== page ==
Dave turned 50 recently. Because he rides daily, he’s fitter and more skilled than most 50-year-olds. He also only builds trails at Summerplace. It’s his land which he has lived on all his life. He bought Summerplace from his dad when he was 22 with a loan from the bank and he predominantly farmed cattle for more than three decades.  When his kids, Ben, Josh and Lilian, started mountain bike racing in 2012, Dave started to build trails for them on the farm.

“They all raced XCO. When I saw different XCO courses I came home and built trails that would help our kids train for that kind of racing. That eventually developed into building longer trails as my passion for building trails and riding them grew,” explains Dave of how he got into trail-building.

Ben and Josh no longer race, but Lilian (18) has continued and is the current top all-round Junior women’s racer in the country. She is the reigning national Enduro and XCO champion and finished a close second at the 2023 SA Marathon Champs.

“Because I travel with Lili a lot for her racing, I make a point of either riding or examining the trails in different parts of the country. I have also done a few Enduro races to get a feel for the trails at popular South African trails parks to ensure I’m staying ahead with what I’m building at Summerplace,” explains Dave.

There is over 100km of mountain bike trails at Summerplace now, most of it singletrack. Although Dave is aware of other trails parks in the country, he likes to ensure that his trails in the Waterberg have a signature feel. Dave has a way of embracing the gradient and natural features to ensure his trails are consistently engaging and rewarding. Because there are a number of rocky ridges at Summerplace, many of the trails incorporate these. Rocky roll-downs are common, all of which are all rideable. If there’s a very technical rocky feature, Dave creates a B Line around it.

“I don’t like boring trails, so I ensure all my trails have features to stimulate the rider. If there’s no rocks, then there are plenty of flat corners or some jumps to ensure riders of my trails are challenged,” he explains. “The general skill level of mountain bikers is constantly improving and I like my trails to cater for experienced, competent riders.”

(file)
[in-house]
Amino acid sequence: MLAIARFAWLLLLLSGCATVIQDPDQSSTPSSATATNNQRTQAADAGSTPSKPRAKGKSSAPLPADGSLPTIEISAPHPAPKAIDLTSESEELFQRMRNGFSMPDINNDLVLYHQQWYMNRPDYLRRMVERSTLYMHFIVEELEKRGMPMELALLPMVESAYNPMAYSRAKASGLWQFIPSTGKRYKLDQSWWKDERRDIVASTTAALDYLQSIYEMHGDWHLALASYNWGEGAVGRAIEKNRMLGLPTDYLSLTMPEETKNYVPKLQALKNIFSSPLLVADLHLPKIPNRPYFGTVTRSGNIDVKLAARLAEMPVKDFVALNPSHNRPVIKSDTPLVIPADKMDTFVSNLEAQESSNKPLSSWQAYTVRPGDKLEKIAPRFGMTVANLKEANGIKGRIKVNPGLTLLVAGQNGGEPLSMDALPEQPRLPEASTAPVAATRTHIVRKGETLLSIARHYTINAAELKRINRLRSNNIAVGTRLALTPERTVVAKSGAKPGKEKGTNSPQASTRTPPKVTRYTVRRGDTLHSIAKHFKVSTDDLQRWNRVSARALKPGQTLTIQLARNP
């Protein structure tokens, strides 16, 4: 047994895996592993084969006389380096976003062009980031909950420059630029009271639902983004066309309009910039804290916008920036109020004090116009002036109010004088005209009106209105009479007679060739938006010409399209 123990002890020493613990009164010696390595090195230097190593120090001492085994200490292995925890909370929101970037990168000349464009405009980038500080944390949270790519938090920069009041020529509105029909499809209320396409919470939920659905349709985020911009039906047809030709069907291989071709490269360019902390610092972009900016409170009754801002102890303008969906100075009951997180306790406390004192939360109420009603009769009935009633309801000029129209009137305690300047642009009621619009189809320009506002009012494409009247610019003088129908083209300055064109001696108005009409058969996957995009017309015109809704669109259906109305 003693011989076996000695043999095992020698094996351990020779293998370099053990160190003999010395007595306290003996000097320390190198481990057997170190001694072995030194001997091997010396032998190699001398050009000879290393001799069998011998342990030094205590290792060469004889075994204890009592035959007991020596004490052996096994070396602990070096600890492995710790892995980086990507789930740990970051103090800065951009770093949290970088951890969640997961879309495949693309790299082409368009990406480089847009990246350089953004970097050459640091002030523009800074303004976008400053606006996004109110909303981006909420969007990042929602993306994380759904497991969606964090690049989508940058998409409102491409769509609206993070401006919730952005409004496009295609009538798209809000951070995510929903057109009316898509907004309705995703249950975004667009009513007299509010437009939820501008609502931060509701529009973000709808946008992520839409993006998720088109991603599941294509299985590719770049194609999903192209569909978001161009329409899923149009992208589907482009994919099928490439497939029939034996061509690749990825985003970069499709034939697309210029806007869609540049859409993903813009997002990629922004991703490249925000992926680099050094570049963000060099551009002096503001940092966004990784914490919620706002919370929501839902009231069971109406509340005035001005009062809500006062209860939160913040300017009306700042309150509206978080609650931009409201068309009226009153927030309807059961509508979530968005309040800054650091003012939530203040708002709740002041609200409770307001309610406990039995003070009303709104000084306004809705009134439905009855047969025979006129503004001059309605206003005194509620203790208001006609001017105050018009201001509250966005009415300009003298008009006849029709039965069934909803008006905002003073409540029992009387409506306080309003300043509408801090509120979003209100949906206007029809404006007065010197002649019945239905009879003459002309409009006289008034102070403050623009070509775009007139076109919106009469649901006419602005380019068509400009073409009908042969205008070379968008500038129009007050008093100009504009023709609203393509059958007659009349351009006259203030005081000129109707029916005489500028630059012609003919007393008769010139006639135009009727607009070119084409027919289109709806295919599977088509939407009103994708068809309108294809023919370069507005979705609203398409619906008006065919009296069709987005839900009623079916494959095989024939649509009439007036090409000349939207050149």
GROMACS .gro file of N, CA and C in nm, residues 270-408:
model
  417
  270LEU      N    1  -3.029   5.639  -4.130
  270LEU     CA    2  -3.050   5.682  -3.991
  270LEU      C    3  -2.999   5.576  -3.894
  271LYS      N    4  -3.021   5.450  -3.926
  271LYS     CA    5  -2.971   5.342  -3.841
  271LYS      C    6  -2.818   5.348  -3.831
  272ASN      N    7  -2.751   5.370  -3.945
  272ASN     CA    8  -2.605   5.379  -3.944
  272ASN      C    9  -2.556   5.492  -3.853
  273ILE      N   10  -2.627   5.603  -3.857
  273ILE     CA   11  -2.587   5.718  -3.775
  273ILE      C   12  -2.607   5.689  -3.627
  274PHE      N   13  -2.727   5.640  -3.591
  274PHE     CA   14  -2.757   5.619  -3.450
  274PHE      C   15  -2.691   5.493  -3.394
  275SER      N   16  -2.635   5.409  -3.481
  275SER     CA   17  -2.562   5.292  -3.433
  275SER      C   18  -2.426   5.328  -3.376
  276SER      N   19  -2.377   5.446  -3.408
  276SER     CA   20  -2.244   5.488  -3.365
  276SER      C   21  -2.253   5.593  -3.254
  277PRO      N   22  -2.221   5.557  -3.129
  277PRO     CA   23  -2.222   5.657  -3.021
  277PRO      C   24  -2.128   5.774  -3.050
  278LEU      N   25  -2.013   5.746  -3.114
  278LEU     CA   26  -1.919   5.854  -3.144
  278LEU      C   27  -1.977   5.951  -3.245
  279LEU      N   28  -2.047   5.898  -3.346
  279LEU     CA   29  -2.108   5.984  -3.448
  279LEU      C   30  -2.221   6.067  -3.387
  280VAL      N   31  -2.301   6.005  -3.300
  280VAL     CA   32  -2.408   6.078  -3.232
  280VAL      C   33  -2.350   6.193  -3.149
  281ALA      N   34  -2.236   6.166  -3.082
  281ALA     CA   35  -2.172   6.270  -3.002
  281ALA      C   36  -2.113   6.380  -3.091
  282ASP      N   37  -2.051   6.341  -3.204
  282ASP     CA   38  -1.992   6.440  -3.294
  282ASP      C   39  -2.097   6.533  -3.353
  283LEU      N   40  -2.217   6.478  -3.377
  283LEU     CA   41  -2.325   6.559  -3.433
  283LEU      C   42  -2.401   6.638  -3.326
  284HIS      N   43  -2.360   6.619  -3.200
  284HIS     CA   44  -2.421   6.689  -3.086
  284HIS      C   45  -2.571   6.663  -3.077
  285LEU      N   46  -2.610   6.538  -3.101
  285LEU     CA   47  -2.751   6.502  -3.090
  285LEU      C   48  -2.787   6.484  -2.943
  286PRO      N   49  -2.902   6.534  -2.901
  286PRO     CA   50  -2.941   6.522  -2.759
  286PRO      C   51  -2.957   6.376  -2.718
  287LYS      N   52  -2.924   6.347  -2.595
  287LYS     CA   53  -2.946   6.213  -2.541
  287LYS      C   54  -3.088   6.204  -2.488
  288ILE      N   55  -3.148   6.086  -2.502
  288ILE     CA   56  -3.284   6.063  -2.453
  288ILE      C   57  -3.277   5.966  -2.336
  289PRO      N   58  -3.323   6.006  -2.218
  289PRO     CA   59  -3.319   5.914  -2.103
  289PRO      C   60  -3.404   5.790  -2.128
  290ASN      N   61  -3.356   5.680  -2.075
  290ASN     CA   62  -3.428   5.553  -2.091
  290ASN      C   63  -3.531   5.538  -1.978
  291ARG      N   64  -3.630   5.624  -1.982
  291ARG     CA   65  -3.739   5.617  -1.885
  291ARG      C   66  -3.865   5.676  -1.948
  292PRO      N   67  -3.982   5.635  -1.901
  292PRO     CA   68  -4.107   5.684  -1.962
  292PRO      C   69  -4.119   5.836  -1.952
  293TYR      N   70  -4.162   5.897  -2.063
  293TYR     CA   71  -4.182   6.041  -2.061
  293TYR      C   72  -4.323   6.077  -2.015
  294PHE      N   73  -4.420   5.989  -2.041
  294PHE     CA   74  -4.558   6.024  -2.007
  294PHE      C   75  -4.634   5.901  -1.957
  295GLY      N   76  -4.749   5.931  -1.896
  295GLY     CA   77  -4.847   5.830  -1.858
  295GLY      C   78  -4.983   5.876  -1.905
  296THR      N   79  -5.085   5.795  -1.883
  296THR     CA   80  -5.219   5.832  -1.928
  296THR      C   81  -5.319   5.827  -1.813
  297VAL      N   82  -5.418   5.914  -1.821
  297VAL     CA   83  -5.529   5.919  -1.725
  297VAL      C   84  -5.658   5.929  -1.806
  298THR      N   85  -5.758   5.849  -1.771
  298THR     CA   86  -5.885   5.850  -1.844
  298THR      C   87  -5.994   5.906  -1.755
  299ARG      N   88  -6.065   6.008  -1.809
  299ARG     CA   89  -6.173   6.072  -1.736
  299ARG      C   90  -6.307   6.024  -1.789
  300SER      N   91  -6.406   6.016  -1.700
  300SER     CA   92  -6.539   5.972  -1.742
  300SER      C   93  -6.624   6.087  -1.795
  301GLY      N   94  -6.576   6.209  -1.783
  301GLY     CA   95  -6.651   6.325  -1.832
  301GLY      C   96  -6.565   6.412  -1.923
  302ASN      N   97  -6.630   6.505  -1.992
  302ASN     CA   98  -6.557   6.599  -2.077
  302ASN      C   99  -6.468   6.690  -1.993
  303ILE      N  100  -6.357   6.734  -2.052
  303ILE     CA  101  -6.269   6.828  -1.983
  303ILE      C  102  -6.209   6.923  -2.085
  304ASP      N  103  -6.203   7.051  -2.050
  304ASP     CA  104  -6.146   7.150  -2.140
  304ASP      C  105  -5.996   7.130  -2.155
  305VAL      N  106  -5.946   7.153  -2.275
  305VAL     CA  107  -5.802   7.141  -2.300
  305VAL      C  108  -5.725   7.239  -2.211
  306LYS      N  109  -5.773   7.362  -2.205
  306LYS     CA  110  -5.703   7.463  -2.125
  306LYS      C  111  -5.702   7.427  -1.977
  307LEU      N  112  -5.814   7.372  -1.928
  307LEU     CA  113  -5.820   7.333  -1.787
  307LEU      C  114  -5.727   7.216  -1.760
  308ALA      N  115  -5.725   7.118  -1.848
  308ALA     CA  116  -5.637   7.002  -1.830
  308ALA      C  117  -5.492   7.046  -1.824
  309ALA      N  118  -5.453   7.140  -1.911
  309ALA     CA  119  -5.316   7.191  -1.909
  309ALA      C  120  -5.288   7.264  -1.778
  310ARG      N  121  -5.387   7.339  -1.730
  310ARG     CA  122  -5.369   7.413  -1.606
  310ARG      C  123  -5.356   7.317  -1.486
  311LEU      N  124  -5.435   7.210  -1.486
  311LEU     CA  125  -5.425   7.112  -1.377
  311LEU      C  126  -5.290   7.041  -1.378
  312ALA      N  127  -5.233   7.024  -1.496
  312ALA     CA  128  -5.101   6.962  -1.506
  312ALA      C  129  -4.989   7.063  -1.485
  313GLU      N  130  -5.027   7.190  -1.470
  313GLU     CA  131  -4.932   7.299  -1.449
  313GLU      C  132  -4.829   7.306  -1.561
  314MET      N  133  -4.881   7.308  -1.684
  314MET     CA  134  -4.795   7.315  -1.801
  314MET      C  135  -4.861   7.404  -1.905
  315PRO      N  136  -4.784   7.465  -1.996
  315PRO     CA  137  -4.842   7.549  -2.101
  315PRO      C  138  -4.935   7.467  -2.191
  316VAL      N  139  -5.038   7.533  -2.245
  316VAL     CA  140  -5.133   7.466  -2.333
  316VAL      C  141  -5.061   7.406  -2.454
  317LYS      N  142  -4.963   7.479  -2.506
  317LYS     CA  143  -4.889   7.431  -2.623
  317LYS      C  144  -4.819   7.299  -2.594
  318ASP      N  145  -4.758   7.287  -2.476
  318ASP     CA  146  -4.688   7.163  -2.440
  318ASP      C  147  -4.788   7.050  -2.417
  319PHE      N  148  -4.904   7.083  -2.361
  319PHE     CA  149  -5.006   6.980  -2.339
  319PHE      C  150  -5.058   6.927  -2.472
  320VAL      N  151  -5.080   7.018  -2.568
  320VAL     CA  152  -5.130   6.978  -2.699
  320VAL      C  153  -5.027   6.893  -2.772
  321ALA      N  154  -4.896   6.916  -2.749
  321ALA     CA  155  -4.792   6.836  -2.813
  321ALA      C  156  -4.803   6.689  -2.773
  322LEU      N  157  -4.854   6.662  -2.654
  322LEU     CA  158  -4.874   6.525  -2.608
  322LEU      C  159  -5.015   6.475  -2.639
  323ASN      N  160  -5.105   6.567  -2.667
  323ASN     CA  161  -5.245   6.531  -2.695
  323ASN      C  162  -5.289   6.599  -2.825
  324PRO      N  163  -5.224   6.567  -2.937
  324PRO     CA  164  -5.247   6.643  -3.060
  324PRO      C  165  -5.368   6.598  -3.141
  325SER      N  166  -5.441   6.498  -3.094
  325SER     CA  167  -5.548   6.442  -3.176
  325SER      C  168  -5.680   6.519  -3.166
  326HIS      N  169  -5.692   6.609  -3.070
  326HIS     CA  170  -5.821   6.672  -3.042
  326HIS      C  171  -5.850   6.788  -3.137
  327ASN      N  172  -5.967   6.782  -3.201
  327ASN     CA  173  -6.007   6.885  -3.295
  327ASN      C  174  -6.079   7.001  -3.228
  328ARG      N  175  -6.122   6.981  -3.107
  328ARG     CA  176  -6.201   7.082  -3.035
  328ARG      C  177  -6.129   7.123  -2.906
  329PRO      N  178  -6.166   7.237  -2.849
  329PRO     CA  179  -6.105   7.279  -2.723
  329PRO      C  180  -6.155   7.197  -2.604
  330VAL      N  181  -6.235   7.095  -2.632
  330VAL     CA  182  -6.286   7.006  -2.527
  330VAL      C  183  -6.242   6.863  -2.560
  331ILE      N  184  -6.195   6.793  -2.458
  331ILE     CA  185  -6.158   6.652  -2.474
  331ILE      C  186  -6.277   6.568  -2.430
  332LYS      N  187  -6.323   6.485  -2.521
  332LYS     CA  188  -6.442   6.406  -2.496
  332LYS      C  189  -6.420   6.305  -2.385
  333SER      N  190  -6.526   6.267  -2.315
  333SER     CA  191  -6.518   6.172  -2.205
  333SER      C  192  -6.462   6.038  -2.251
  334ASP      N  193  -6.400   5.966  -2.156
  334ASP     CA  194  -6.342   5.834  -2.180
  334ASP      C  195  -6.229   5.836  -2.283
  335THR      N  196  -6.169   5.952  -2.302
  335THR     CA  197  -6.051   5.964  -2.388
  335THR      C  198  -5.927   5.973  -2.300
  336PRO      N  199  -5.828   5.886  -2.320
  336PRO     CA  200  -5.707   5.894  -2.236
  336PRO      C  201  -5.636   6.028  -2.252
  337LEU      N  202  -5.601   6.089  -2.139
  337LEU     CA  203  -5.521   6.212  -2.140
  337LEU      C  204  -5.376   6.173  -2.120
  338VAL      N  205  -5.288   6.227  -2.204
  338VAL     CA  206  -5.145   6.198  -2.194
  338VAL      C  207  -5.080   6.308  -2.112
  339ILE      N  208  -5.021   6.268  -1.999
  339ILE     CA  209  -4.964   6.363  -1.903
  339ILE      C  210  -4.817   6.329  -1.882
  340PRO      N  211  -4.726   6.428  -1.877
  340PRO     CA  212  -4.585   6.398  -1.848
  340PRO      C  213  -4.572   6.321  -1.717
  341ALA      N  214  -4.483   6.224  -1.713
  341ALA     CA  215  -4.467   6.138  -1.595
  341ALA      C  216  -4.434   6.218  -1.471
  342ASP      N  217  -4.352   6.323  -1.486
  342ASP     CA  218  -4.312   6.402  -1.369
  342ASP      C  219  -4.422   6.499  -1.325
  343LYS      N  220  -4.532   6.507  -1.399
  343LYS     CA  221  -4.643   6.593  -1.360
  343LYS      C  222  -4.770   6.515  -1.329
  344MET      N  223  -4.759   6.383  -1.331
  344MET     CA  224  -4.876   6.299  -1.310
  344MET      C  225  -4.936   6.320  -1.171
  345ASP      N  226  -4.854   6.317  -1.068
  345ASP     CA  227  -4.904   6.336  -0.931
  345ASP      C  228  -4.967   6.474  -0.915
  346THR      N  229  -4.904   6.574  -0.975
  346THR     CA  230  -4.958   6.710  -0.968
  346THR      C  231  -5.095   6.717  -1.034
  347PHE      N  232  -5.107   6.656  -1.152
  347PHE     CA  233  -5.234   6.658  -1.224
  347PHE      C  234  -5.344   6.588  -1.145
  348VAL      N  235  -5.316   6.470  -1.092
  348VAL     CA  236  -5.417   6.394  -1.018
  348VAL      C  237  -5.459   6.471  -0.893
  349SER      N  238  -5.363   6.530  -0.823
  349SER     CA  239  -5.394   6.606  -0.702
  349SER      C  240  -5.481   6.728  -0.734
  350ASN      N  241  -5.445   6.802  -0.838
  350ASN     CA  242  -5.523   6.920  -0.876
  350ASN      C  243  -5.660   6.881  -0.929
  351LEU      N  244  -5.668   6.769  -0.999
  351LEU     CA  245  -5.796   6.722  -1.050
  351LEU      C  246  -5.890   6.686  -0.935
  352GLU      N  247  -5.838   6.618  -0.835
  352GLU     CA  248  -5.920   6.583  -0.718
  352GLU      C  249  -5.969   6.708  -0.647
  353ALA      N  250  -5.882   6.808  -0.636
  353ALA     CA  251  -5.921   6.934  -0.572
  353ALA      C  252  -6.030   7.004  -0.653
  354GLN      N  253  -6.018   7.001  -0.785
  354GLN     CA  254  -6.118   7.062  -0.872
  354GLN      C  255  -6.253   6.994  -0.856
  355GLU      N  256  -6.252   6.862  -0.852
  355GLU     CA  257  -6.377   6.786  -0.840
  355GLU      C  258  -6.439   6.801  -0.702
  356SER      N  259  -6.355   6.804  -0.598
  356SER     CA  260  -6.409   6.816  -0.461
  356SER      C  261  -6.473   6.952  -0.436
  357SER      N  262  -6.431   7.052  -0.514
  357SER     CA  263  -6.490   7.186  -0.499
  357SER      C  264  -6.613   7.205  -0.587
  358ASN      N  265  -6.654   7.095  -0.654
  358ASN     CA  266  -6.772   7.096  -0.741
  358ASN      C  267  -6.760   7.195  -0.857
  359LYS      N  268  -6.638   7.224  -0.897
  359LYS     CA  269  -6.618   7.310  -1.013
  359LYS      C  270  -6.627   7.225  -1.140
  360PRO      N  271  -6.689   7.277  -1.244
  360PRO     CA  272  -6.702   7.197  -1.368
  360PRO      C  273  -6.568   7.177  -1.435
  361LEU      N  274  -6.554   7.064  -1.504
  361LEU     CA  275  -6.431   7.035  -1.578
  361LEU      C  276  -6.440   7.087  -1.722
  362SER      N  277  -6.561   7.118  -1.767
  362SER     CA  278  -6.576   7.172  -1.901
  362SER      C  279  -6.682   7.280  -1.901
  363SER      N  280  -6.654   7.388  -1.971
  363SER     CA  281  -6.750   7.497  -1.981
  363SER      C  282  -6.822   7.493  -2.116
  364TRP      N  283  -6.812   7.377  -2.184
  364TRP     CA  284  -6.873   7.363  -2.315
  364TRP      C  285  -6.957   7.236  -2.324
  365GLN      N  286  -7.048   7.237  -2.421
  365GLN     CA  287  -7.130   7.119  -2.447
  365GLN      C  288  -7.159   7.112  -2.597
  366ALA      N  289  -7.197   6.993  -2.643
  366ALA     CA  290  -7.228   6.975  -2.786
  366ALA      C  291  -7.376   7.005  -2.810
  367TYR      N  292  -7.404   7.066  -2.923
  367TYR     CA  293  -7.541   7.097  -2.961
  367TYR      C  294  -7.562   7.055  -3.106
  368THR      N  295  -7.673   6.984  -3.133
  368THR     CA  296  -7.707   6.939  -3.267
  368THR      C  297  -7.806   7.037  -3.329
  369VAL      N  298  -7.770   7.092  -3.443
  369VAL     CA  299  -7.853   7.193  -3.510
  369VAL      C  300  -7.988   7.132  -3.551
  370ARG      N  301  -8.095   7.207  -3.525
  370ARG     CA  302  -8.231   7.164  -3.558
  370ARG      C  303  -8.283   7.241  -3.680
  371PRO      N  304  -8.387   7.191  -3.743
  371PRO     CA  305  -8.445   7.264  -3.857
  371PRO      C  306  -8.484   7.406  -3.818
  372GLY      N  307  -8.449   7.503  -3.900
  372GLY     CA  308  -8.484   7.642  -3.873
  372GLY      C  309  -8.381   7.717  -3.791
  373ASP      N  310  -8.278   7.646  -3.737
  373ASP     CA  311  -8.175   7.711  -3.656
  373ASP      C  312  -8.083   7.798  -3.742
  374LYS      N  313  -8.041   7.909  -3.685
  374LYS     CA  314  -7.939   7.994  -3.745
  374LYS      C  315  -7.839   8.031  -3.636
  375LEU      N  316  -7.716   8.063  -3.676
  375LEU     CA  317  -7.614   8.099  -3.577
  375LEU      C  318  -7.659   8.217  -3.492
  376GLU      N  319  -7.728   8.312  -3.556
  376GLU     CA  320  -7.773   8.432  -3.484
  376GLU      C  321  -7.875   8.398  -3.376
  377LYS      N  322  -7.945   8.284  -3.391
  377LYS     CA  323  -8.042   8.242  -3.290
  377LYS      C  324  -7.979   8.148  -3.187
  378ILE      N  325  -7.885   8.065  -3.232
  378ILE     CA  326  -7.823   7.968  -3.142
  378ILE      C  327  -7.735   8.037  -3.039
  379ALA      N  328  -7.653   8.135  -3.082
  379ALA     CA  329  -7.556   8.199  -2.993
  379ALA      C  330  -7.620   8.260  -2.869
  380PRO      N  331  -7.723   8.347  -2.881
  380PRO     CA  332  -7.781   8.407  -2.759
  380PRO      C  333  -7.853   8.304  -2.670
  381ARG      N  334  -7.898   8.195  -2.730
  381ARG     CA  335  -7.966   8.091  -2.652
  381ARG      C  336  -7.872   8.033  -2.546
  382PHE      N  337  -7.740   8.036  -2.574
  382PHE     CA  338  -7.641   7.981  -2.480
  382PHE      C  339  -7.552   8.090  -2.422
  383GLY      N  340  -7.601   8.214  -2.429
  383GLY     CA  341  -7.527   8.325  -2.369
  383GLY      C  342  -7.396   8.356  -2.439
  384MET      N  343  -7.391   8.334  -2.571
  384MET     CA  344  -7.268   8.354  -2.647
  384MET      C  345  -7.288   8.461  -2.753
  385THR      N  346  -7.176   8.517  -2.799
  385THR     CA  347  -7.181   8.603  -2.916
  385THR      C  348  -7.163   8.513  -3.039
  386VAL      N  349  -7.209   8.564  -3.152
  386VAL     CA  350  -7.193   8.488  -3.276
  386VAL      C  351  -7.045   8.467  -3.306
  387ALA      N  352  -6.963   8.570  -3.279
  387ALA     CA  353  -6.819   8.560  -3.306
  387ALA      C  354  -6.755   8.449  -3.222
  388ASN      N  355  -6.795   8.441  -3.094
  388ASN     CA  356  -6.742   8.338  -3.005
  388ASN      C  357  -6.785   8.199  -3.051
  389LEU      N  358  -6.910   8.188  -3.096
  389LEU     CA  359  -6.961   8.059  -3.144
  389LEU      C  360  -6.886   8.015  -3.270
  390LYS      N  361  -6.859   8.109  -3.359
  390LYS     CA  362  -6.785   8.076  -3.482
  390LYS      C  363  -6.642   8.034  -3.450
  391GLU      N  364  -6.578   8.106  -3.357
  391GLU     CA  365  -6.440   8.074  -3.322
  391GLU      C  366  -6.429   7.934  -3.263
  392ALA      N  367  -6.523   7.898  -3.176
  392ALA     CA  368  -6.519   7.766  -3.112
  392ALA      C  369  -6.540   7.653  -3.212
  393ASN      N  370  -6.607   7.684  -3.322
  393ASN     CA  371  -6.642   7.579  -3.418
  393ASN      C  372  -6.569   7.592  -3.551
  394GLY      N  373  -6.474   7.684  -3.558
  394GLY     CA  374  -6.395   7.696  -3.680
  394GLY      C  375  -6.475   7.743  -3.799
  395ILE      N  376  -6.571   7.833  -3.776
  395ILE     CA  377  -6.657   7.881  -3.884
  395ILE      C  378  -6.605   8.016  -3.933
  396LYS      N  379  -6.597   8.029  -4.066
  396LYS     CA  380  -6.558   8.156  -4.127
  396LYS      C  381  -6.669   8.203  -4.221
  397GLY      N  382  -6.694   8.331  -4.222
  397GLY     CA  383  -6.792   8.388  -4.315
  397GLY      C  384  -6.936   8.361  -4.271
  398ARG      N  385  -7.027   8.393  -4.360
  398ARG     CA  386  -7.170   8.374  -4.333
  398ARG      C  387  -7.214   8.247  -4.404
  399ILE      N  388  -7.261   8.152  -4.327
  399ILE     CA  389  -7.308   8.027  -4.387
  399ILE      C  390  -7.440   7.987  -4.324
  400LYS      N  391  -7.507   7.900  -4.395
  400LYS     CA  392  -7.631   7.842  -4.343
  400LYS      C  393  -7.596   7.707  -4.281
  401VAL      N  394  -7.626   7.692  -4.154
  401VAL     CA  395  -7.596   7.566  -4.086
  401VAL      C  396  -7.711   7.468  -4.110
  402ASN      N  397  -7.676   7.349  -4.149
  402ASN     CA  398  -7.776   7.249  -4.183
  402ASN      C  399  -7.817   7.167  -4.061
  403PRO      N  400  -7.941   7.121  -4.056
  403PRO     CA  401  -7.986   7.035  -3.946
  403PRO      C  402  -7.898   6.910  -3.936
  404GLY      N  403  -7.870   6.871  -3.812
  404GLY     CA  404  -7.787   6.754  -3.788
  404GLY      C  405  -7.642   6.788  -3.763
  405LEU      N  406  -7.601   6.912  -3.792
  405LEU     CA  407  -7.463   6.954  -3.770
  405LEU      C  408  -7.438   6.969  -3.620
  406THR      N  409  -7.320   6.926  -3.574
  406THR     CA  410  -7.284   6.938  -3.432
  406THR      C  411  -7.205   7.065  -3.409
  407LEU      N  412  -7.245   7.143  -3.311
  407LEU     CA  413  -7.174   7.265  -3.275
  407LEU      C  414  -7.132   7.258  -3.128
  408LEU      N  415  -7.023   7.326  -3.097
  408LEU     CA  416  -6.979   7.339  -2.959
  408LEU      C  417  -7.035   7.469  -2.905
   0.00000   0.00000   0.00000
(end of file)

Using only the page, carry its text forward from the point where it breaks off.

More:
Having said that, there are still ample trails at Summerplace for those who aren’t too skilled or strong.

Around 18 months ago, when Paul Rose became a partner at Summerplace Farmstay, they acquired the six neighbouring farms and created Summerplace Game Reserve. This expanded the land area to 3500 hectares and expanded Dave’s mountain bike trail canvas, which he has relished! They also employed a team of eight to help Dave build and maintain the trails.

“We are constantly building new or enhancing existing trails. While we have the machinery to build trails, we still build the trails by hand. This gives the trails a more natural feel, both from a riding perspective and an aesthetic perspective,” explains Dave. “I like to find the flow in nature on my trails and the only way you can really achieve that is by walking the land to mark out the line for new trails.”

Although he does build them, don’t expect to find many berms at Summerplace.

“I place berms where they are obviously needed, but only to ensure flow is maintained. The way I build my trails already includes natural flow. I also want to reward riders that know how to corner properly. By building too many berms you take that away. Berms also require constant maintenance and as a wilderness trails park, that’s not our focus,” adds Dave.

Dave is a qualified mountain bike skills instructor. He uses that to help anyone that’s struggling on certain features at Summerplace.

“Most trails feature hesitancy is because the rider hasn’t been taught how to ride that particular feature. I like people to leave Summerplace better riders than when they came, so I find myself giving skills advice quite often. We do also offer formal skills training sessions at Summerplace for those that want a fully focused formal session or two,” says Dave.

Dave is an ambassador for Lynnwood Cyclery, the Specialized store in Pretoria. He currently does most of his riding on the new Stumpjumper Evo, but also loves his Enduro.

Ask anyone that’s ridden mountain bikes at Summerplace about the trails. You’ll get a smile, followed by compliments. If you haven’t yet ridden David Baber’s trails, you’re missing out. Summerplace Game Reserve has elegant self-catering accommodation as well as camping. This is important. You need a few days to really ride all the trails and appreciate Dave’s craftsmanship. Book your next mountain biking trip here  and see why Dave’s trail-building is so respected.

Back To Top